GP MENTOR
Criminal Law

By Brian T. Hermanson

No area of practice has a greater effect on the lives of individuals than the area of criminal law. Whereas other clients entrust you with their homes, health, or money, criminal defense clients put their freedom or even their lives into your hands.

With so much power comes incredible responsibility. When we graduate from law school, many of us are willing to take any type of case with the belief that we can learn that area of the law as the matter proceeds. Others may handle a criminal case only once every few years and feel that they still remember enough to help the client. Both of these viewpoints can create real dangers for your clients as they attempt to seek justice in a system that is heavily weighted in favor of the prosecution.

A lawyer should recognize that the practice of criminal law is an area that has its own rules and precedents. There are particular time requirements, rules of procedure, and notice requirements that must be followed closely by both the defense and the prosecution. Lacking a strong working knowledge of these rules could put your client at risk to dangers that might easily be avoided by a more seasoned practitioner.

But you want to become one of these seasoned practitioners. How do you get that experience without diving in and getting your feet wet? The answer is that you ask for help. Any criminal practitioner worth his salt would be pleased to have a young lawyer volunteer to help with a couple of cases. If you volunteer to work with several different lawyers, you get to see their styles, what motions should be filed, what type of recommendations from the prosecutors are good, and what cases need to be tried.

In the trial of capital cases, many states require the lead counsel to have experience in trying death penalty cases. The second-chair attorney has fewer requirements. That is so the second chair can learn from the first chair and become a first chair in the future. This process should be applied to all criminal cases.

Criminal law changes very quickly. Not only does the legislature seek to find ways to make it more difficult for the defendant, but the U.S. Supreme Court keeps most criminal defense lawyers scrambling to stay abreast of its decisions. Someone who has not practiced criminal law for several years will find that they could be more harmful to their client than a student right out of law school.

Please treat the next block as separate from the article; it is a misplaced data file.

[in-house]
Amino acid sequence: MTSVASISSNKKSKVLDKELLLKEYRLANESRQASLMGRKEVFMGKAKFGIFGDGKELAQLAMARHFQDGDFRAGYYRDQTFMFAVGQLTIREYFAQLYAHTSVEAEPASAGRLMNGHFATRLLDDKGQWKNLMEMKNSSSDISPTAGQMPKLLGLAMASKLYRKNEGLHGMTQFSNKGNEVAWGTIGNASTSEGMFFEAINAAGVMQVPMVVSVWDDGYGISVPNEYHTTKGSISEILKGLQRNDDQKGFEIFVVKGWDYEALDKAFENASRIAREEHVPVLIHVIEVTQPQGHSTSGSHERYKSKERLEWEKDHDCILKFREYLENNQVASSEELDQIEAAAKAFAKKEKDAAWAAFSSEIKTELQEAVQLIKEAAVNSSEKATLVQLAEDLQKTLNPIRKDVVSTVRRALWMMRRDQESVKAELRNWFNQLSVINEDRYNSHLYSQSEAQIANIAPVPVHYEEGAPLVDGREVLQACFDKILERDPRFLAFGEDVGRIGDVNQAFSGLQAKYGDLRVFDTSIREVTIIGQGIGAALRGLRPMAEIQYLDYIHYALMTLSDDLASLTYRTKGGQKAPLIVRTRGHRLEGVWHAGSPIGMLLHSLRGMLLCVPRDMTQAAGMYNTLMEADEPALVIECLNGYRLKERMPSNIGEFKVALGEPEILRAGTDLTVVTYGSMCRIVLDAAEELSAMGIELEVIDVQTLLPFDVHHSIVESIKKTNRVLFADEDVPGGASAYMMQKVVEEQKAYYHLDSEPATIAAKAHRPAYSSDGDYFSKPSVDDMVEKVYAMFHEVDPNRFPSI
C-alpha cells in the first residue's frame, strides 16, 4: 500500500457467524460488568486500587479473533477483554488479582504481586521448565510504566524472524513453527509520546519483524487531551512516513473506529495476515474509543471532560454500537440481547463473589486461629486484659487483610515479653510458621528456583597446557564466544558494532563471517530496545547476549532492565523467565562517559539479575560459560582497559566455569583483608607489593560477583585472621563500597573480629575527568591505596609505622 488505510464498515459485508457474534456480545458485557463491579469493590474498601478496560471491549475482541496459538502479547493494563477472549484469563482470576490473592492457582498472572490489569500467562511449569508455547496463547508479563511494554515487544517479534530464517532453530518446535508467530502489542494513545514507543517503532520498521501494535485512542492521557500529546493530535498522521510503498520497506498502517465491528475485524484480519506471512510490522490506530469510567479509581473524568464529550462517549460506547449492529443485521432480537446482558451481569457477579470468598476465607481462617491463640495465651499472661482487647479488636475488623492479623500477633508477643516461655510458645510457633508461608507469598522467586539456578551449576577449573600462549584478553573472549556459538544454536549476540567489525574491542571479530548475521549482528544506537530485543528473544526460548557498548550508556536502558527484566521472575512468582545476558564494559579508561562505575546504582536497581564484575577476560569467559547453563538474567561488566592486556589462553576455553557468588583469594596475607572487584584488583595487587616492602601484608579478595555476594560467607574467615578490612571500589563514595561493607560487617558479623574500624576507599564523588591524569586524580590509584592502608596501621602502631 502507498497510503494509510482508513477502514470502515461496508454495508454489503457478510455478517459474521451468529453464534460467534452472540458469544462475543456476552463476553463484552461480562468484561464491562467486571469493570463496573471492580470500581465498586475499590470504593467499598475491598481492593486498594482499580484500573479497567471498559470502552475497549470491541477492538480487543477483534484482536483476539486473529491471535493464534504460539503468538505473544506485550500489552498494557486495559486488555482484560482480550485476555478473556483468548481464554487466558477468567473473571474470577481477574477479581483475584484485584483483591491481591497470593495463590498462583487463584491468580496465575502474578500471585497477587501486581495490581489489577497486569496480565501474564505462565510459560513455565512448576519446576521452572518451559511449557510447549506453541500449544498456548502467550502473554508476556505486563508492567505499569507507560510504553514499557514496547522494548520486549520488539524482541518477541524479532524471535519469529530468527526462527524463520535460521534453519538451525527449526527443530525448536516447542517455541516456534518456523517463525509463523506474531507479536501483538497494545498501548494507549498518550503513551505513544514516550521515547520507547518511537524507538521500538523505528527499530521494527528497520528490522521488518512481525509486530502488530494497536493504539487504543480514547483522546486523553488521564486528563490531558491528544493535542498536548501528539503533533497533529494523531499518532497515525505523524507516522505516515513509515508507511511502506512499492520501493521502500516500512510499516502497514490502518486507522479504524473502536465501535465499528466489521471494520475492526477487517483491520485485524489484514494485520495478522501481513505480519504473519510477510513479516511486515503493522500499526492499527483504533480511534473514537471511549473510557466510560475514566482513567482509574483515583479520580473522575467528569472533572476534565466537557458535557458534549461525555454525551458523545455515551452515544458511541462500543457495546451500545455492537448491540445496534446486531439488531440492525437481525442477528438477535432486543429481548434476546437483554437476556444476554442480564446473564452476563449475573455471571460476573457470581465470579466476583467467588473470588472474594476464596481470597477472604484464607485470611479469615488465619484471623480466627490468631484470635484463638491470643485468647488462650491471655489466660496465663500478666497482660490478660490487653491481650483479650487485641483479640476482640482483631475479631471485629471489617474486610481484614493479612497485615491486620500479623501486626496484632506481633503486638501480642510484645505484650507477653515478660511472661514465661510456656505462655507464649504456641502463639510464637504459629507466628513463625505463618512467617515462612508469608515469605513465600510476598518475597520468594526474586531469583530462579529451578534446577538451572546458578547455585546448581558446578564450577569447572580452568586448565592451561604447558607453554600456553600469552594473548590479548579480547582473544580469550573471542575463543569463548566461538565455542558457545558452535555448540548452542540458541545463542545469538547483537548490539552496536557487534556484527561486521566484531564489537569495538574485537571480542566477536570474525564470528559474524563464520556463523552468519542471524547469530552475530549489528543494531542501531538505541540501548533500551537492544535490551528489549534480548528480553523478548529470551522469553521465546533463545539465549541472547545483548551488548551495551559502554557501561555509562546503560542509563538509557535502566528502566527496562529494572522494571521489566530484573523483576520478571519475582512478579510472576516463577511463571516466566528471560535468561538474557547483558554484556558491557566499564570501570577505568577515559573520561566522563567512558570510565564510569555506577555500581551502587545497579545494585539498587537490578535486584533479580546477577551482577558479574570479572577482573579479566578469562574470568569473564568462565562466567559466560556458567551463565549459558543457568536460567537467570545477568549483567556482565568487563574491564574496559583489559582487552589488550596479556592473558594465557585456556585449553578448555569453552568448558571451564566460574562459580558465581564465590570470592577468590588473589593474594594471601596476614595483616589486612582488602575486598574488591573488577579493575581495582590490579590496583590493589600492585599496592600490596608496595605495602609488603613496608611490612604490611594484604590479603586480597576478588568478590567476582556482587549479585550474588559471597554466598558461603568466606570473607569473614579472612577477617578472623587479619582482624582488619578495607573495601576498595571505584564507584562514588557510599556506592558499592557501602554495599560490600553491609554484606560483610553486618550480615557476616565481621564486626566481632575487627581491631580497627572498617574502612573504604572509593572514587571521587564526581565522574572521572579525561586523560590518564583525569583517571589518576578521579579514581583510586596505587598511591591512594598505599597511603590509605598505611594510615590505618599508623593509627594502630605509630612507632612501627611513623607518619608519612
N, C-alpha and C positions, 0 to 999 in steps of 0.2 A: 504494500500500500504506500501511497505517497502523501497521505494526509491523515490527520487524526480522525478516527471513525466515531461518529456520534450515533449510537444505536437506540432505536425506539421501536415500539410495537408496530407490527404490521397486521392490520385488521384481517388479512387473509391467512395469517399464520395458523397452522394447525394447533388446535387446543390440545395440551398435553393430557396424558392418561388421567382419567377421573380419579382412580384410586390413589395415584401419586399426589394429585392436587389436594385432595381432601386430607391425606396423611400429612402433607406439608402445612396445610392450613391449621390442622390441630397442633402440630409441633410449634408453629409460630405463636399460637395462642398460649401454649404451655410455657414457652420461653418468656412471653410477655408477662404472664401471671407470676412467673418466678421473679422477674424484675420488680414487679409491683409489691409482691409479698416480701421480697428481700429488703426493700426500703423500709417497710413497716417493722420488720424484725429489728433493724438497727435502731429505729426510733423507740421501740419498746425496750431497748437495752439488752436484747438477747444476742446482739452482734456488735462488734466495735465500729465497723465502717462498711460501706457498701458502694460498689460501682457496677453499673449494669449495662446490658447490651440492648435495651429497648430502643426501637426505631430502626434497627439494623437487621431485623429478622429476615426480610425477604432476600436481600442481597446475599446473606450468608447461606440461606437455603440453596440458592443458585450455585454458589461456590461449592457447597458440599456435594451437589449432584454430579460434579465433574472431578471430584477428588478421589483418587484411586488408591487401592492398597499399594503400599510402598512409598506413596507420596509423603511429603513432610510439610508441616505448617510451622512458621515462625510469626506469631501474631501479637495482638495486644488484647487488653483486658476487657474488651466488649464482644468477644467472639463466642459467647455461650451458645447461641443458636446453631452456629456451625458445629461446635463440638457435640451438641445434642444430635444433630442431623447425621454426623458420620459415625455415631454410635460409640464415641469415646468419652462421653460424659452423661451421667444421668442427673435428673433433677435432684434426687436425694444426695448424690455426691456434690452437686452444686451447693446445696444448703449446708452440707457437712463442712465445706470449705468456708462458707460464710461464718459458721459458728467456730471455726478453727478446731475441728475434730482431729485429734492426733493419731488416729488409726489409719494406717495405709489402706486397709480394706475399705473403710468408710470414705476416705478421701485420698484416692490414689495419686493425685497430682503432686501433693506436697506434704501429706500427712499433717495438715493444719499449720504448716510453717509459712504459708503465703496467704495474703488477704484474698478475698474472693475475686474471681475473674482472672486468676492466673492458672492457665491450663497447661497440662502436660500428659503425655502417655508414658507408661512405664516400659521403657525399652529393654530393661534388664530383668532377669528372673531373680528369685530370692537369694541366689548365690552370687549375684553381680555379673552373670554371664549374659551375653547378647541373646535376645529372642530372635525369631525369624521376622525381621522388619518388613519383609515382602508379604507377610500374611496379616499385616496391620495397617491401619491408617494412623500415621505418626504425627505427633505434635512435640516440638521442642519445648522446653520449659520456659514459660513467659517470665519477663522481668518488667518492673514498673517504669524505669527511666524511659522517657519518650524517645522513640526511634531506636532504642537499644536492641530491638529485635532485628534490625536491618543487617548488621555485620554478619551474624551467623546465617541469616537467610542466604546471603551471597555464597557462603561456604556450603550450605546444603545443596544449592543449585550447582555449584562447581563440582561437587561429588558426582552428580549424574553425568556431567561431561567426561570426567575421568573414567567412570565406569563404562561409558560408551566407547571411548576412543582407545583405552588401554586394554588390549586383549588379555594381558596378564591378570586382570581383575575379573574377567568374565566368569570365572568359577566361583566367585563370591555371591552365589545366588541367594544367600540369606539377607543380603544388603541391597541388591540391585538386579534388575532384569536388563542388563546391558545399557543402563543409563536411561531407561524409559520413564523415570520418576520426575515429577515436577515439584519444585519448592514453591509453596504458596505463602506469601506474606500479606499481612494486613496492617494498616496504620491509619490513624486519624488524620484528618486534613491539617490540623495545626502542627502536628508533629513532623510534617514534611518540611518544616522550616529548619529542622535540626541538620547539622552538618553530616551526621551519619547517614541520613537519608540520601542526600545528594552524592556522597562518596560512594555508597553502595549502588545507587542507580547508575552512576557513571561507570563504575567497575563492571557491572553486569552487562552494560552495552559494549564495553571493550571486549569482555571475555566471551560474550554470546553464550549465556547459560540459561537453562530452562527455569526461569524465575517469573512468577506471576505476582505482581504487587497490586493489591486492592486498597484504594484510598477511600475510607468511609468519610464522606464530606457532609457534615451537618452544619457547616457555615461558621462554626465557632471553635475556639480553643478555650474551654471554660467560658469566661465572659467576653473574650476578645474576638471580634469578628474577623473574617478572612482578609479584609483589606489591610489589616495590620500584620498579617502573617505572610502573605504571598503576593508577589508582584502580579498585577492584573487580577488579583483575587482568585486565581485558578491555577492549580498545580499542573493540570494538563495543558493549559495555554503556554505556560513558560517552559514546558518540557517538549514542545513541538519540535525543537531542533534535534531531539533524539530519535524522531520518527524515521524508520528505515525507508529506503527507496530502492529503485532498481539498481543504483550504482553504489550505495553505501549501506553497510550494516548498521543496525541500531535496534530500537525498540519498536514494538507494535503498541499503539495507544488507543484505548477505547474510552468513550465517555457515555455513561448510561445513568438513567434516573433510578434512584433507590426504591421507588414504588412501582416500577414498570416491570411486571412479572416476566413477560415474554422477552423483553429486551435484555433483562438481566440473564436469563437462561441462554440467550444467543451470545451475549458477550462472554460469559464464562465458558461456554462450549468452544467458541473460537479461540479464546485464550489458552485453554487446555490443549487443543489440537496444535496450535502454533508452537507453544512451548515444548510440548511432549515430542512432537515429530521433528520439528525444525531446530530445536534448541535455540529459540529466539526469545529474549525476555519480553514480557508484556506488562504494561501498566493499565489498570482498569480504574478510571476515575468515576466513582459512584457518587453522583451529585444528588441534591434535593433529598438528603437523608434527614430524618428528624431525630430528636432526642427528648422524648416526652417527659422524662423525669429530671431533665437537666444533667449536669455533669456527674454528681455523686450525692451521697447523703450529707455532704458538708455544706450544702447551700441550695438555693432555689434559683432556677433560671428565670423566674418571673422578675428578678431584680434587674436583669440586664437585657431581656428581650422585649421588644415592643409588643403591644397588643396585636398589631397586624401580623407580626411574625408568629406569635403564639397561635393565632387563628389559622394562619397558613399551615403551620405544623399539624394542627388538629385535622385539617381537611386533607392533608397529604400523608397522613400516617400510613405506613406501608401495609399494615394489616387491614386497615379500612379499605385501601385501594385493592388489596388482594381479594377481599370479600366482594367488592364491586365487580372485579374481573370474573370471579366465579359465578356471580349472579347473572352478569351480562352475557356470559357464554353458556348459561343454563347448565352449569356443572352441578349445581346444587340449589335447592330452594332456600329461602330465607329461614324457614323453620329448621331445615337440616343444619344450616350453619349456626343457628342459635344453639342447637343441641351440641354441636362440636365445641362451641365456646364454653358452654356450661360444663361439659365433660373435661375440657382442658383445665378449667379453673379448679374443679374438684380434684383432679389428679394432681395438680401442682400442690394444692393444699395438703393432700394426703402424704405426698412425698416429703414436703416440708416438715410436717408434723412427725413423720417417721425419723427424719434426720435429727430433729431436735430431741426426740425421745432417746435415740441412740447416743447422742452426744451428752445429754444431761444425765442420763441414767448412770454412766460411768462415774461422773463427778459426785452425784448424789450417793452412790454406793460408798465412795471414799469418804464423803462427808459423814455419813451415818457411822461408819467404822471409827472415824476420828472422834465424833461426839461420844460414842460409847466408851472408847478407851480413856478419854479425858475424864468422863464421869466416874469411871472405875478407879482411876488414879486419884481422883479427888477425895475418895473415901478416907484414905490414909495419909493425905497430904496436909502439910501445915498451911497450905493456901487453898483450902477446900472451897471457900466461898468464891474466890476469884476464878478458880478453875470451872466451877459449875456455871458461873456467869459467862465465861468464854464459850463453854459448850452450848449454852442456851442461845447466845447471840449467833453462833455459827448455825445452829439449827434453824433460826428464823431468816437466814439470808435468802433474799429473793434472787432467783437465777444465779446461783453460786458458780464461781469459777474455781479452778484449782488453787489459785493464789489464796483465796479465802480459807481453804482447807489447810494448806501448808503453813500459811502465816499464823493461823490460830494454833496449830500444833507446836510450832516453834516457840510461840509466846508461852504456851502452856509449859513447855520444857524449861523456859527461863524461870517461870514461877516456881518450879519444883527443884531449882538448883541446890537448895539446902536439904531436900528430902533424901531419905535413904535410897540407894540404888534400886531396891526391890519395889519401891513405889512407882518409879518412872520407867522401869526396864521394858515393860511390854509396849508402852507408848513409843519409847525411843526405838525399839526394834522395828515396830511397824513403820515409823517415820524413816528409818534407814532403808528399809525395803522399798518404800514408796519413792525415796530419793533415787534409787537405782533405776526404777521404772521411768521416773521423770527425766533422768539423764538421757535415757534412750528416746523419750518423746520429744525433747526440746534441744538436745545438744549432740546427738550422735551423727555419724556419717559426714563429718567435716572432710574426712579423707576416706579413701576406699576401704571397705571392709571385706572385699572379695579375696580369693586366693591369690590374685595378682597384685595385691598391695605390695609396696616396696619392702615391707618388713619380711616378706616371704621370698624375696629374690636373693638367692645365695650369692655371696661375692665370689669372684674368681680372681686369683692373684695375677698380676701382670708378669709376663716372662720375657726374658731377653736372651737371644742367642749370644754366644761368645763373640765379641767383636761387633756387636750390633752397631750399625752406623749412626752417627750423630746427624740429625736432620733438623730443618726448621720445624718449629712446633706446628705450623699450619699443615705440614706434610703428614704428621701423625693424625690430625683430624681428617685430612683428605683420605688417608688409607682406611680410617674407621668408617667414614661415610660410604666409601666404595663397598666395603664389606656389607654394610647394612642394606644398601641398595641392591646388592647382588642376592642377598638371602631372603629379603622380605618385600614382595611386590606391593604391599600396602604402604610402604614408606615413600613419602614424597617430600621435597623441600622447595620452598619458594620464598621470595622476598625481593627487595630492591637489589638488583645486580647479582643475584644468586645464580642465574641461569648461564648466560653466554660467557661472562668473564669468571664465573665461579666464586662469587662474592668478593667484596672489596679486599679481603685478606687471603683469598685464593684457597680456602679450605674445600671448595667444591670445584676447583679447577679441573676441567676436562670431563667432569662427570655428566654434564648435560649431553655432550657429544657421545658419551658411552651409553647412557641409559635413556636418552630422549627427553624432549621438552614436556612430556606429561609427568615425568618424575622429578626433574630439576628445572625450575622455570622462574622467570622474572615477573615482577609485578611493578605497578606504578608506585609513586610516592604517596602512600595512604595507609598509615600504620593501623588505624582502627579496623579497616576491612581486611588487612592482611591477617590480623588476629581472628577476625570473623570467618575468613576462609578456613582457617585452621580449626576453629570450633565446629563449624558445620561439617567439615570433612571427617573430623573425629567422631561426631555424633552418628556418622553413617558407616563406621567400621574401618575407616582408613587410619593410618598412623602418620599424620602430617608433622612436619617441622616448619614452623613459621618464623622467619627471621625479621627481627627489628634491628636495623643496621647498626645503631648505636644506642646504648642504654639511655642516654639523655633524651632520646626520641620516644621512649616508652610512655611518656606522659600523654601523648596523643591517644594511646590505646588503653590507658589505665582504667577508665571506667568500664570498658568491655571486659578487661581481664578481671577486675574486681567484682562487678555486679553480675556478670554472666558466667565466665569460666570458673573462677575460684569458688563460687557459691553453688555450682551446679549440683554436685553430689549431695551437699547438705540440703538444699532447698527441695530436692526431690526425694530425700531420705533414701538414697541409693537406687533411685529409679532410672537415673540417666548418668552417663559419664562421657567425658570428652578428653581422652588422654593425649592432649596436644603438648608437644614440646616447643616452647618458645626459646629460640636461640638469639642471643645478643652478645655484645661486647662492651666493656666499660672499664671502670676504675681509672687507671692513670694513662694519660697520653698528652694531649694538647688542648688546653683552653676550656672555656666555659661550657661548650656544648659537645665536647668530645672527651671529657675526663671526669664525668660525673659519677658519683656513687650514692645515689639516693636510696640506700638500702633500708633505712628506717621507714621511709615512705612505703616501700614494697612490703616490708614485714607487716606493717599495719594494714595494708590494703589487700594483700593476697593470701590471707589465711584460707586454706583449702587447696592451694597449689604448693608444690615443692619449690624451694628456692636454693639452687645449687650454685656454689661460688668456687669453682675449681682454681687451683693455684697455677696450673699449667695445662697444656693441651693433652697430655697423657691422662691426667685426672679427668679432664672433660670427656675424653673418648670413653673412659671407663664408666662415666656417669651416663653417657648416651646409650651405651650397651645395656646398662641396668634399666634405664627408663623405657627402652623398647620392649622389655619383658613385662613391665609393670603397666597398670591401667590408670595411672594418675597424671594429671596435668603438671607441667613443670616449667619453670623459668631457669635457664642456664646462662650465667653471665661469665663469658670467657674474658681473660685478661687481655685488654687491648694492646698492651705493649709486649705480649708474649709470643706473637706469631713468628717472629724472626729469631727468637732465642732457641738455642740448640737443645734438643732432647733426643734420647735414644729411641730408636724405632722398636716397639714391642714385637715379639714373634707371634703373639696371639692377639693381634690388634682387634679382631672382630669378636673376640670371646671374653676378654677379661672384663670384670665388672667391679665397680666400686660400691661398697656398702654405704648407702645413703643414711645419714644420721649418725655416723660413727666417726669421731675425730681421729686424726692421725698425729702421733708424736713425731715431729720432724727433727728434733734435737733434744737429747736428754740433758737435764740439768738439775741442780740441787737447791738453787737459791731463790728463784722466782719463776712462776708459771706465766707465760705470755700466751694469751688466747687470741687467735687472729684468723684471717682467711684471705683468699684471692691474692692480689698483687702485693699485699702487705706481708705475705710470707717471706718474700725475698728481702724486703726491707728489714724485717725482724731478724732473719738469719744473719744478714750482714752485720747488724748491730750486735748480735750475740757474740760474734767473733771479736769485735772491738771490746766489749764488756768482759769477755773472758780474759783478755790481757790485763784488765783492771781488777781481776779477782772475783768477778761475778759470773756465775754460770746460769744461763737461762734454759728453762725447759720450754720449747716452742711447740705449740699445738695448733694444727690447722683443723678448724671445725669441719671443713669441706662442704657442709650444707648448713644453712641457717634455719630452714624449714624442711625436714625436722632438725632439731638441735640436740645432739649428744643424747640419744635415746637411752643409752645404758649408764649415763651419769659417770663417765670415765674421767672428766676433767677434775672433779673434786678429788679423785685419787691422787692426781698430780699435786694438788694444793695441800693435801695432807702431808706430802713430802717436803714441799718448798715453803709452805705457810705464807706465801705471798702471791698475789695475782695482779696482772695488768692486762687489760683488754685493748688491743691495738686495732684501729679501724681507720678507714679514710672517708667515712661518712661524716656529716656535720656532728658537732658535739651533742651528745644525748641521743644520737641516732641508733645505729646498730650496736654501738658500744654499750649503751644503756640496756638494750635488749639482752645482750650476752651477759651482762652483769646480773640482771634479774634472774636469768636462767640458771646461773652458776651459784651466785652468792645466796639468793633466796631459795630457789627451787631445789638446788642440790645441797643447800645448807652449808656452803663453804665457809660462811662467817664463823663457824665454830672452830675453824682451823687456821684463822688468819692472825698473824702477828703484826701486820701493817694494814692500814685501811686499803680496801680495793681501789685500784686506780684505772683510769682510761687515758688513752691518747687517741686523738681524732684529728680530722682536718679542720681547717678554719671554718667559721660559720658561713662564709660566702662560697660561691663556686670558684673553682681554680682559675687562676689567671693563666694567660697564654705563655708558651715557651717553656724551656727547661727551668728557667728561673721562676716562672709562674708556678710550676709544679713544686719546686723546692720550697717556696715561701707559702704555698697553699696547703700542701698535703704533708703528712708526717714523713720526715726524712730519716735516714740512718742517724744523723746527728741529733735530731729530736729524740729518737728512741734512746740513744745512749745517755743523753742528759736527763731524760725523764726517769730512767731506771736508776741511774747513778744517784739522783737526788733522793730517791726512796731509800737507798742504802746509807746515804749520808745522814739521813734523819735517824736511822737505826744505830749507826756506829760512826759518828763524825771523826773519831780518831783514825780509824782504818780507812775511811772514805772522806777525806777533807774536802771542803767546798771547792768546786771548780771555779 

Years ago I was appointed to defend my first capital murder case. This was long before there were experience requirements for the first-chair attorney. Knowing the responsibility of such an appointment, I immediately went to several multi-day seminars across the country that focused on capital defense. I wrote to indigent defense groups in every state to get any materials they had at their disposal. I gathered all the capital murder motions I could find to see what types of motions I should file. Even with all of that, I still felt that I was an accident waiting to happen. Although the case ended successfully, I still wished I could have had more comfort in what I was doing.

The responsibility to represent someone charged with a crime should not be taken lightly. Think about investing the time necessary to learn from those who already know the possible mistakes. Your clients will feel much better when all is finished if they had one of the best-prepared lawyers representing them. You. 

 

Brian T. Hermanson practices criminal law as a solo in Ponca City, Oklahoma, and was the recipient of the GP|Solo Division’s Solo of the Year Award in 2005. For five years he put aside his practice to represent Terry Nichols, alleged co-conspirator in the 1995 Oklahoma City bombing; under Hermanson’s defense, Nichols avoided the death penalty. Brian Hermanson may be reached at .

 

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